More articles here and here.
This article talks about Palin getting a surprise visit from an old friend:
A high school basketball and track teammate from Wasilla, Alaska drove ten hours from North Dakota to have Palin sign her copy. “I know, you're in the book!” Palin said.
“Took her a second until I showed her my shirt and she was like 'oh my gosh'. It was fun, held up the line a little bit, but a nice reunion,” high school teammate Katy Port Allers said.
Port Allers makes an appearance in Going Rogue, complete with a photo with Palin from their high school days. “It was like wow, amazing, knew she was going to do something important and this is it,” Port Allers said.
Port Allers says she's had her copy of Palin's book since it was released and read it the same day. She says it brought back memories of a time when Sarah Palin was just another high school teammate. “It's true Sarah, it's all Sarah. It's honest and it's true, just like she is,” Port Allers said.
Whether it was ten hours on the road or ten hours in line, fans say their time was well spent. While Palin's autographs were the highlight of the book signing, dozens of people in line also asked her husband Todd Palin and former classmate Port Allers for their signatures.
Ann Sexton drove three hours from Des Moines to see her hero face-to-face.
"I want to be sure that I get to meet her," Sexton said. "If that means staying up all night wrapped in a down coat. … I used to live in Central Minnesota. This is nothing."
"We are strong Republicans," Bob Hoeffer said. "We're kind of dismayed a little bit about where the party is going and we hope that Sarah becomes a leader."
"When we found out she was going to be here, we decided that we were going to camp out, bring all of our stuff, and make it a memorable event that we can tell our grandchildren about," supporter Cindy Rilling said.
"I am glad to see that there are women getting in the game," Sexton said. "I would love it if she would run in 2012. That is my fond and hopeful hope."
SIOUX CITY -- Fans lined up outside of the Barnes and Noble store as early as 4 p.m. Saturday afternoon, braving frigid temperatures overnight in order to get a chance to meet former vice presidential candidate Sarah Palin on Sunday afternoon.
The crowd was largely made up of Republicans, however there were also Independents and Democrats waiting in line. Kelsey Leonard, a Democrat and student at Northwestern College in Orange City, said that she intends on supporting President Obama in the 2012 election, but she was still interested in coming out to the Palin book signing. “I just kind of wanted to see the hype and I’m really interested in her book,” Leonard said.
One reporter did however ask Palin, “Why Iowa?” Palin responded by saying “Everybody wants to be in Iowa.”
There were no meetings with influential local activists, no contact with the state GOP, nor any time devoted to chit-seeking efforts to raise cash for other candidates.
They weren't the sort of party regulars who comprise the county GOP committees and always show up when a national politician comes to town. Many said they hadn't previously participated in the state's quadrennial caucuses and some indicated that they weren't even sure what the caucuses are. And while most were self-identified conservatives, there were also registered Republicans or independents who had previously backed candidates of both parties but who were drawn to Palin because of what she represents.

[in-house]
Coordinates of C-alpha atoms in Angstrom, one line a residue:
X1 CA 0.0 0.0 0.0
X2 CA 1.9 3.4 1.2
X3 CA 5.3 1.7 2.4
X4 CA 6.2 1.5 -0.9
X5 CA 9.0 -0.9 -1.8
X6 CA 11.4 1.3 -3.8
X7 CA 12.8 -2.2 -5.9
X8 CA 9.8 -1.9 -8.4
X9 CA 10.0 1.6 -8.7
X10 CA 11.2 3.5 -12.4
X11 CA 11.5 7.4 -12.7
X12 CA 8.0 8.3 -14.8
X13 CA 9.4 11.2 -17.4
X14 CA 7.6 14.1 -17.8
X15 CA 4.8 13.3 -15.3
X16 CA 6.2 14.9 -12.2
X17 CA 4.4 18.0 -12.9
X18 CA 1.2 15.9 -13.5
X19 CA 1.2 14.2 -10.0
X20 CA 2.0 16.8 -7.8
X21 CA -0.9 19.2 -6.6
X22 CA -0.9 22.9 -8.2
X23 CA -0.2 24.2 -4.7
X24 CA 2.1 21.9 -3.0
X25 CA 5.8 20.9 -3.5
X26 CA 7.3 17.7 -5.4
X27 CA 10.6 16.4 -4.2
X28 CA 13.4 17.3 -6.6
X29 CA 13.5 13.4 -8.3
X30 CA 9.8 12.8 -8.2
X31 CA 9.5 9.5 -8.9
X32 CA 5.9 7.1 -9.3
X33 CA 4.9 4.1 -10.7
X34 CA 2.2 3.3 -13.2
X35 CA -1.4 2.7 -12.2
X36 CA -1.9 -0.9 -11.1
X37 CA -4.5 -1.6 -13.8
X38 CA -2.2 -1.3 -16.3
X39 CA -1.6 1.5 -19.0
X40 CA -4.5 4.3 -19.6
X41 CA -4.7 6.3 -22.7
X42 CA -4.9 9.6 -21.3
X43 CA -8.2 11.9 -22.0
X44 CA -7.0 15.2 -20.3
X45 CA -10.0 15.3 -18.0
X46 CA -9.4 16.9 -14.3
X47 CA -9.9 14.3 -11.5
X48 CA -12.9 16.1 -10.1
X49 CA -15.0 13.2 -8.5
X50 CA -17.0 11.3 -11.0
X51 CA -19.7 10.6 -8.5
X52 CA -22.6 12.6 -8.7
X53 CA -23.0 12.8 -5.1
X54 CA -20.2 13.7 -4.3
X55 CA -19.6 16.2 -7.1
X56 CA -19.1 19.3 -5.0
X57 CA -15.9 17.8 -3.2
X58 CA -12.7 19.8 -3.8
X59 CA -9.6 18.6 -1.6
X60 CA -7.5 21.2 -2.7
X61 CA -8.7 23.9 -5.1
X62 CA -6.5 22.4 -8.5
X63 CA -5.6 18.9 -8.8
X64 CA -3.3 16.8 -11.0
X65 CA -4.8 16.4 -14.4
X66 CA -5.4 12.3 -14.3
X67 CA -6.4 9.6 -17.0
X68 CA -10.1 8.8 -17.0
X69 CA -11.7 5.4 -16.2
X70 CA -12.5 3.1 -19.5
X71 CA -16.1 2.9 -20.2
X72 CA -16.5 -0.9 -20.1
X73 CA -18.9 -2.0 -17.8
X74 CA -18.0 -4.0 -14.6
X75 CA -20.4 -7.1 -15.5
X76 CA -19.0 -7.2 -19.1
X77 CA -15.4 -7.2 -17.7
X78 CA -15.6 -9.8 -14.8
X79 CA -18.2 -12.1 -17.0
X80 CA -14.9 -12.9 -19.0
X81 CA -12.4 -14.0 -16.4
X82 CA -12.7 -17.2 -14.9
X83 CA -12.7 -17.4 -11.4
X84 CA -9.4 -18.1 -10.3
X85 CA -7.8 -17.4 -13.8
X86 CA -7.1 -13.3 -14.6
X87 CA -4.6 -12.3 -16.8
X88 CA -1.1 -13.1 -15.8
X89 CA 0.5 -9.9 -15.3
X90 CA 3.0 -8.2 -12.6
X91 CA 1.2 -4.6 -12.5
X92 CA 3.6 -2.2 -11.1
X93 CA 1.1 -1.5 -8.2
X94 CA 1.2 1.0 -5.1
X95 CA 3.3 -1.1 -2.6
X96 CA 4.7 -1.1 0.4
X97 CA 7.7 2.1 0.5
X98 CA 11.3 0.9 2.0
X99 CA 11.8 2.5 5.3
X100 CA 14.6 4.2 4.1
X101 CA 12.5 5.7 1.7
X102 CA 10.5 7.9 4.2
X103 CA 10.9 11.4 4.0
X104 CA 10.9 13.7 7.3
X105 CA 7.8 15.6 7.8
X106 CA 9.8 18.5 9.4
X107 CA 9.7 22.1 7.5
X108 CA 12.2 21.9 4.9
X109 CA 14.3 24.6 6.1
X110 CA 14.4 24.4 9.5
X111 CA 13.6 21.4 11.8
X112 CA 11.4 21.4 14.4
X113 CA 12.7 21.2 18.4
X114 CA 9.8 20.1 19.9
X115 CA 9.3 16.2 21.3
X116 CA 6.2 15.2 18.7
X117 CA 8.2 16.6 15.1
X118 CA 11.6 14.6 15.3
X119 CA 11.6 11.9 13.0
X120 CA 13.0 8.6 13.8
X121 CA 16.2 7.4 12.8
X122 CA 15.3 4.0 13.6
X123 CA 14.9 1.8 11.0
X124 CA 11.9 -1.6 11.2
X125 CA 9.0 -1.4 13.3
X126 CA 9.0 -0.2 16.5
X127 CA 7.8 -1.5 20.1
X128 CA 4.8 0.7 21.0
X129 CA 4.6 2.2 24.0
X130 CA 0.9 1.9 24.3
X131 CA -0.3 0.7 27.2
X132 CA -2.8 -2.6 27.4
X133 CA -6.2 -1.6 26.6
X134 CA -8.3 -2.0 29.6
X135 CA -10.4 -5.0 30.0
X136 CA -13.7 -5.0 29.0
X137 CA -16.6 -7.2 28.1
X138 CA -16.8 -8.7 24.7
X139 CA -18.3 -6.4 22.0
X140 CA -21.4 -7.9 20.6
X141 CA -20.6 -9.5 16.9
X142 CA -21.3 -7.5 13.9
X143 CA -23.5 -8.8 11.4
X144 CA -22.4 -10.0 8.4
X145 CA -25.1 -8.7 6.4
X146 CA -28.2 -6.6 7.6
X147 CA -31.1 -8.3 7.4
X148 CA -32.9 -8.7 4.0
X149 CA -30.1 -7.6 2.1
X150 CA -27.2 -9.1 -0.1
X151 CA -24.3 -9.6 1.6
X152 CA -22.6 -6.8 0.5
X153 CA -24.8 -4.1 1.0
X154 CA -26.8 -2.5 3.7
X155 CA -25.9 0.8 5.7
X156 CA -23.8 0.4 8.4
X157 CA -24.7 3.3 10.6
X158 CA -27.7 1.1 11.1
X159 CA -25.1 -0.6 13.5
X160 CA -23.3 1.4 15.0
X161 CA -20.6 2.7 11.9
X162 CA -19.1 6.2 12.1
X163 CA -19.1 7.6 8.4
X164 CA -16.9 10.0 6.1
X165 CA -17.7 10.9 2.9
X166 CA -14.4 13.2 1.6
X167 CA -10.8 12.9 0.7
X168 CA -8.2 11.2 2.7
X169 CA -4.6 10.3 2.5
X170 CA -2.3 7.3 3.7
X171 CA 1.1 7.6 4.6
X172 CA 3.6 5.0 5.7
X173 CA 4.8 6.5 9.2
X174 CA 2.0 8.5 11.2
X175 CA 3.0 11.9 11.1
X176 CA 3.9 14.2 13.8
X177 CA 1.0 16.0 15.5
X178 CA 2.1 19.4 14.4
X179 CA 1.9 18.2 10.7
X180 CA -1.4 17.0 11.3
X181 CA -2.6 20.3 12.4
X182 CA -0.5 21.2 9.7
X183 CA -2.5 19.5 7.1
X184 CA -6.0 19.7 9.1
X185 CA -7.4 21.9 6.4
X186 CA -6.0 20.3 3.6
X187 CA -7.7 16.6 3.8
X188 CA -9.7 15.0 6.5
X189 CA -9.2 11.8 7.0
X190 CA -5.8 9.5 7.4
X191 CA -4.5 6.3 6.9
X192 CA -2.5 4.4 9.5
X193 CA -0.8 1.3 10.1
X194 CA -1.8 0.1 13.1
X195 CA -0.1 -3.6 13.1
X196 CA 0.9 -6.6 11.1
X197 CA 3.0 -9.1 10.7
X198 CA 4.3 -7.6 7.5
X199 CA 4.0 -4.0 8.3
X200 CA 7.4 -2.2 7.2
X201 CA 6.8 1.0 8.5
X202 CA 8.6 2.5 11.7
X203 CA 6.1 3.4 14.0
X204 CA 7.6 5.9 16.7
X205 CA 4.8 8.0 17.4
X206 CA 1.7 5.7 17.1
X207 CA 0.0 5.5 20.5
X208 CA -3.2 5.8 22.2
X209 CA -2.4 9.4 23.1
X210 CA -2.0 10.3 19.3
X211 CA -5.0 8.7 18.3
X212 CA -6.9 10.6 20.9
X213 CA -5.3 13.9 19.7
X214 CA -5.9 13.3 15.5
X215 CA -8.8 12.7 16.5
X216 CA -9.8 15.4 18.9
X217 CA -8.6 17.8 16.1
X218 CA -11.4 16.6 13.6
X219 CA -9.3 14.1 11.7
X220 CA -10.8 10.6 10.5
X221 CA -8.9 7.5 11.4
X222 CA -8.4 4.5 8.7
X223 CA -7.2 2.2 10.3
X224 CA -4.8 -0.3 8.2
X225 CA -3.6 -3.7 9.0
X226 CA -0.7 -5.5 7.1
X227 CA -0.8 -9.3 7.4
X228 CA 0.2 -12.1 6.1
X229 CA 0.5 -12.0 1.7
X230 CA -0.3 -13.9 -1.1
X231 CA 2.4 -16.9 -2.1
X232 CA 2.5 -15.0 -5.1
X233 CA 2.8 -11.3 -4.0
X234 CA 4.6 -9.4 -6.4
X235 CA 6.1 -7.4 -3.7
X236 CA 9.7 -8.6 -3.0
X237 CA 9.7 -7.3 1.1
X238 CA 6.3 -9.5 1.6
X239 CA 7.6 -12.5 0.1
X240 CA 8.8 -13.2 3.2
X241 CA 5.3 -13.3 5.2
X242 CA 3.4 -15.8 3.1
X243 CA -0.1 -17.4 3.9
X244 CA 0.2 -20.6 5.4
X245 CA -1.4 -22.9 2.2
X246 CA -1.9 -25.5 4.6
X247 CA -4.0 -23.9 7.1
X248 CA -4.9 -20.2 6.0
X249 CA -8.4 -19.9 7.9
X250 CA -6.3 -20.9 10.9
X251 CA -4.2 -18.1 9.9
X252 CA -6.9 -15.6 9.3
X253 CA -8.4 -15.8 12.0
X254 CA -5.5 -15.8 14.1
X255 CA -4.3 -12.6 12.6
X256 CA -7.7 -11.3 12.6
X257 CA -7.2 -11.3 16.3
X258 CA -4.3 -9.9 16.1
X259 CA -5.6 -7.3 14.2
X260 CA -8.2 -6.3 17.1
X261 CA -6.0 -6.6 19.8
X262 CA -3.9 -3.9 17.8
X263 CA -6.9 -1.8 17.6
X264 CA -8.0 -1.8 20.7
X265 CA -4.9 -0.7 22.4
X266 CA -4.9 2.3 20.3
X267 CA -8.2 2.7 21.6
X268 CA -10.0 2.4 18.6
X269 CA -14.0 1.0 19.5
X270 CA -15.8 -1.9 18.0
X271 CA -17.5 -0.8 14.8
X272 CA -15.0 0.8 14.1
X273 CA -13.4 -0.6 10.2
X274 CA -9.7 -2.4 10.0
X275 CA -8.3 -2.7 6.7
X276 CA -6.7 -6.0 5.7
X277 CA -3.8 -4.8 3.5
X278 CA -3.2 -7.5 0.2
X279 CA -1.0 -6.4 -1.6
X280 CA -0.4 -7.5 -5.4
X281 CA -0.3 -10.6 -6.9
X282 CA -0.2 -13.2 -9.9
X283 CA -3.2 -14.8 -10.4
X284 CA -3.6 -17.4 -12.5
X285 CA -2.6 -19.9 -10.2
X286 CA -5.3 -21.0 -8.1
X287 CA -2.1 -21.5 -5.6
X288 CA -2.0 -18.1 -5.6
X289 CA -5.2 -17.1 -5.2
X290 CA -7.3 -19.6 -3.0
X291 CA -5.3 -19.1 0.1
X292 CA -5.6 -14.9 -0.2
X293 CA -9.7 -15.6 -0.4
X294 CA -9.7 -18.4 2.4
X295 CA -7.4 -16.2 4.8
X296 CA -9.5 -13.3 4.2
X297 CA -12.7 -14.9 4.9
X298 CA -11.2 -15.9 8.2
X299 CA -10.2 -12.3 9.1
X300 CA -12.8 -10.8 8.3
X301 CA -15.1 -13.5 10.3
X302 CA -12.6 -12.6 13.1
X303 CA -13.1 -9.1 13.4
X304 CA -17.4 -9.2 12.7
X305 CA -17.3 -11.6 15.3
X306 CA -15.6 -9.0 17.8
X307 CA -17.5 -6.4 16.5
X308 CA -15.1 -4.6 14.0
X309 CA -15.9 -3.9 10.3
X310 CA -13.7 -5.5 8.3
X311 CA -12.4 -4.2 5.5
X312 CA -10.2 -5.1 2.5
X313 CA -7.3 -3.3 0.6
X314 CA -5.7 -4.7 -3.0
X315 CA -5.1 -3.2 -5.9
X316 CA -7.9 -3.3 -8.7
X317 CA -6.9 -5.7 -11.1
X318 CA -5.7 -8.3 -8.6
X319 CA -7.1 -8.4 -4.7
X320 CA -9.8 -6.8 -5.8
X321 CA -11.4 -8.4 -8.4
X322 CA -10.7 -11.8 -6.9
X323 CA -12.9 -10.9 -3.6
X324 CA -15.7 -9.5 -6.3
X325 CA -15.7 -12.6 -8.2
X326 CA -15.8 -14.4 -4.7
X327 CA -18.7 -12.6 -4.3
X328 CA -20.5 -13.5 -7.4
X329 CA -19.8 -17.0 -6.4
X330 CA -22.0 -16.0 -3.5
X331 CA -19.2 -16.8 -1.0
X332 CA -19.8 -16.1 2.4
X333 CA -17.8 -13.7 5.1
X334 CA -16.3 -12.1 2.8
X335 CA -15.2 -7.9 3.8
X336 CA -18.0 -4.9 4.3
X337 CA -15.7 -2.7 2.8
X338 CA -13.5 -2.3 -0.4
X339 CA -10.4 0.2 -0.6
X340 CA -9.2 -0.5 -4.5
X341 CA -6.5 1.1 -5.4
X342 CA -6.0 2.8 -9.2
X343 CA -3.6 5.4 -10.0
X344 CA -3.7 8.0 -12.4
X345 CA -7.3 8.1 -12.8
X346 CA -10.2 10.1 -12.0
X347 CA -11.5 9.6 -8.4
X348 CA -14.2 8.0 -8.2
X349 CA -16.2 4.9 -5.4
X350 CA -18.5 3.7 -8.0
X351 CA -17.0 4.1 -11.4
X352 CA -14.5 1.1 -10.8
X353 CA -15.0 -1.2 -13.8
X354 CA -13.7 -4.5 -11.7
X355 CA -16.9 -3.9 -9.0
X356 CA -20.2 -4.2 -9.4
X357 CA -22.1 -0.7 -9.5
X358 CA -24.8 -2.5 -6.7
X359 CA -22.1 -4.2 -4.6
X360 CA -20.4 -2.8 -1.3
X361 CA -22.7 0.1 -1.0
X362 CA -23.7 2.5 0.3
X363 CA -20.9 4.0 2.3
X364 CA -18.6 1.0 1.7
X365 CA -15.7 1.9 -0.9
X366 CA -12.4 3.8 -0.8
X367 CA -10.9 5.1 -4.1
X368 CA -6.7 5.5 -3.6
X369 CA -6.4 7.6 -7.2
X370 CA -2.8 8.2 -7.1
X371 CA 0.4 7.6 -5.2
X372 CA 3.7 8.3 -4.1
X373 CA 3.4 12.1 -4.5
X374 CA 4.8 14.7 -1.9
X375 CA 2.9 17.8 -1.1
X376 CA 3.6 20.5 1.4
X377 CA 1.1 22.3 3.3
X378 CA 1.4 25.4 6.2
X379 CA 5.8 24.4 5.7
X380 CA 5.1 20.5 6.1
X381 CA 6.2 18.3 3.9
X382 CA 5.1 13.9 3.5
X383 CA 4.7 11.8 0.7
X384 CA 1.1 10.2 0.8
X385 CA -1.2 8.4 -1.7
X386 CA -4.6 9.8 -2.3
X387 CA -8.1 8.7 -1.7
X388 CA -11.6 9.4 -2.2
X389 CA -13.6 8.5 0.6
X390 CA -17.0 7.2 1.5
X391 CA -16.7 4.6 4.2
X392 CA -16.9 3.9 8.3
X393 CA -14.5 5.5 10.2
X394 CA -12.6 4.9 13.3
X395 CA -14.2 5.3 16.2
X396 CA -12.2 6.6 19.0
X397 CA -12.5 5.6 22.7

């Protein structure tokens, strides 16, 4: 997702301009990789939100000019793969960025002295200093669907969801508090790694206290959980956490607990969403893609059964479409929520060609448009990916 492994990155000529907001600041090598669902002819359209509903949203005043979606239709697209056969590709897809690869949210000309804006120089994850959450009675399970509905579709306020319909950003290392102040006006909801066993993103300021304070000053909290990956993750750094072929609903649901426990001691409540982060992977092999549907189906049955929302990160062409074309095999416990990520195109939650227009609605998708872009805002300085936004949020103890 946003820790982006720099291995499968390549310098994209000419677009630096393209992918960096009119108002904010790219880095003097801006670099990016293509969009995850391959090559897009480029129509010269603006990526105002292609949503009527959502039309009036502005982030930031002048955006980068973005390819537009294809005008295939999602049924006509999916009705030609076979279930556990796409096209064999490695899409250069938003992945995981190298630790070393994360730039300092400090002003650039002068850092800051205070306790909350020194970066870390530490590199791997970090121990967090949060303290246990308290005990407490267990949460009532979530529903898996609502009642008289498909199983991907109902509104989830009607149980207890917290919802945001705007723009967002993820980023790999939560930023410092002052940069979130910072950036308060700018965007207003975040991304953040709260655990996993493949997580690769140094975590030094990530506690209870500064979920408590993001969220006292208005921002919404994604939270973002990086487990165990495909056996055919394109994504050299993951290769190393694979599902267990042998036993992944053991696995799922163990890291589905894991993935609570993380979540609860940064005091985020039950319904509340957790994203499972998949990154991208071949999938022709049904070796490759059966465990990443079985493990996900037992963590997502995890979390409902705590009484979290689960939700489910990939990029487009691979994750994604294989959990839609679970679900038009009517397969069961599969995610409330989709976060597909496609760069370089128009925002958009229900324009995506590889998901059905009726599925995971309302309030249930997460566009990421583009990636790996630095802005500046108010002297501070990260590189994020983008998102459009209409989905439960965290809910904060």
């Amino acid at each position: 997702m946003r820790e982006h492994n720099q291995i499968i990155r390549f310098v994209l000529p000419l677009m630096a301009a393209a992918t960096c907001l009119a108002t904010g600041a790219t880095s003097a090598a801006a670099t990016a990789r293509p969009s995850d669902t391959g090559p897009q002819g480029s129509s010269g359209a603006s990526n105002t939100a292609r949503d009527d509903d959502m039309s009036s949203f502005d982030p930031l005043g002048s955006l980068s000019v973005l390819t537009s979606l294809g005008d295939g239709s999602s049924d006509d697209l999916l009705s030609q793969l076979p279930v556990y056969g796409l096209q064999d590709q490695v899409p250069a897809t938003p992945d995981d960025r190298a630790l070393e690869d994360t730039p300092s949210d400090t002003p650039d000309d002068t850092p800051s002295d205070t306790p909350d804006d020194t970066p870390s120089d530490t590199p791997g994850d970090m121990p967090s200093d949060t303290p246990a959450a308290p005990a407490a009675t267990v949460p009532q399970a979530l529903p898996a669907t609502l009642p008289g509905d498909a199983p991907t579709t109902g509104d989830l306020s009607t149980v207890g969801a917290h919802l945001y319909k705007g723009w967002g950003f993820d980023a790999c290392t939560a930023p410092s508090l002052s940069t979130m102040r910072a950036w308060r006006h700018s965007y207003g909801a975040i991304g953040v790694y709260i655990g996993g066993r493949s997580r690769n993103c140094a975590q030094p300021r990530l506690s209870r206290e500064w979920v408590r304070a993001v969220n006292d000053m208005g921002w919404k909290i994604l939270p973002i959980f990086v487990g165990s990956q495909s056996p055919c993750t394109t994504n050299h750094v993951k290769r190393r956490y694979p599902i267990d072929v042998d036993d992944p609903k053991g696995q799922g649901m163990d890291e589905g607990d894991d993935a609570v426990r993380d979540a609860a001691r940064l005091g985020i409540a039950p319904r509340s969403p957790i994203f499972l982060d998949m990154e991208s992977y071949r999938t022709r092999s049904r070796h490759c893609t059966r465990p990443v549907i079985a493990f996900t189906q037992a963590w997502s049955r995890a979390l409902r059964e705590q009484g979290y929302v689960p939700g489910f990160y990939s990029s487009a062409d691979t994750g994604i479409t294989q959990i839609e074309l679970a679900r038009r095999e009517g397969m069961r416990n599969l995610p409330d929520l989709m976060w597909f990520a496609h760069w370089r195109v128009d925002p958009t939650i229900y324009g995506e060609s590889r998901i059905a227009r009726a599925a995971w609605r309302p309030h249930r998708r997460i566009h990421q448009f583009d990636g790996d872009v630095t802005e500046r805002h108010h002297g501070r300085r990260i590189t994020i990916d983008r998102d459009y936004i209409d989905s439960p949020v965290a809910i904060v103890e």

"I wish she was treated more fairly,” Mild said, noting the reports about her family and wardrobe. “She gets asked a lot of questions men don’t get asked.”
Jason Recher, who travelled with her on the campaign and is now with her on the book tour, suggested Palin had little interest in using the 32-city swing to bolster her presidential prospects, at least outwardly. "This book tour is about people - not politics," Recher said.
Some local Republicans – who are used to being courted by top national political figures – indicated disappointment that Palin only did the book stop.
“I guarantee we’d have 20,000 people show up for an event here,” Mark Lundberg, chairman of the Sioux County Republican Party told Radio Iowa’s O. Kay Henderson.
With a mix of Midwestern hospitality and wariness for an out-of-town reporter they explained why they were so drawn to Palin. Patricia Anderson, a registered independent from Sioux City who hadn’t caucused, approached a reporter to make her case for the polarizing former governor. “She tells you what she believes,” Anderson said. “You don’t have to guess. It’s better to listen to her than the media.”
Pictures are from yesterday:
And, of course, Tammy Bruce on Palin book-signings and David Frum's latest scumbaggery:
Here's my take on Frum:
Has this doofus seen the crowds at Palin’s book signings? Women galore, buddy. Grow up.
These idiots are blatantly sexist, and what do they have to say in their defense? “Well, she’s sexy. She sends off a strong sexual vibe.” All Frum is pointing out is that he's a sick, sick individual. Sarah Palin is beautiful; it’s his twisted brain that turns it into something that it’s not.
Sarah Palin has never worn anything slutty or inappropriate. What does Frum want her to do, uglify herself? Give me a break.
It always reminds me of the rapist who says, “Well, she shouldn’t have worn that outfit.”
For the sexists, it’s always the victim’s fault.
Let's end on a more positive note: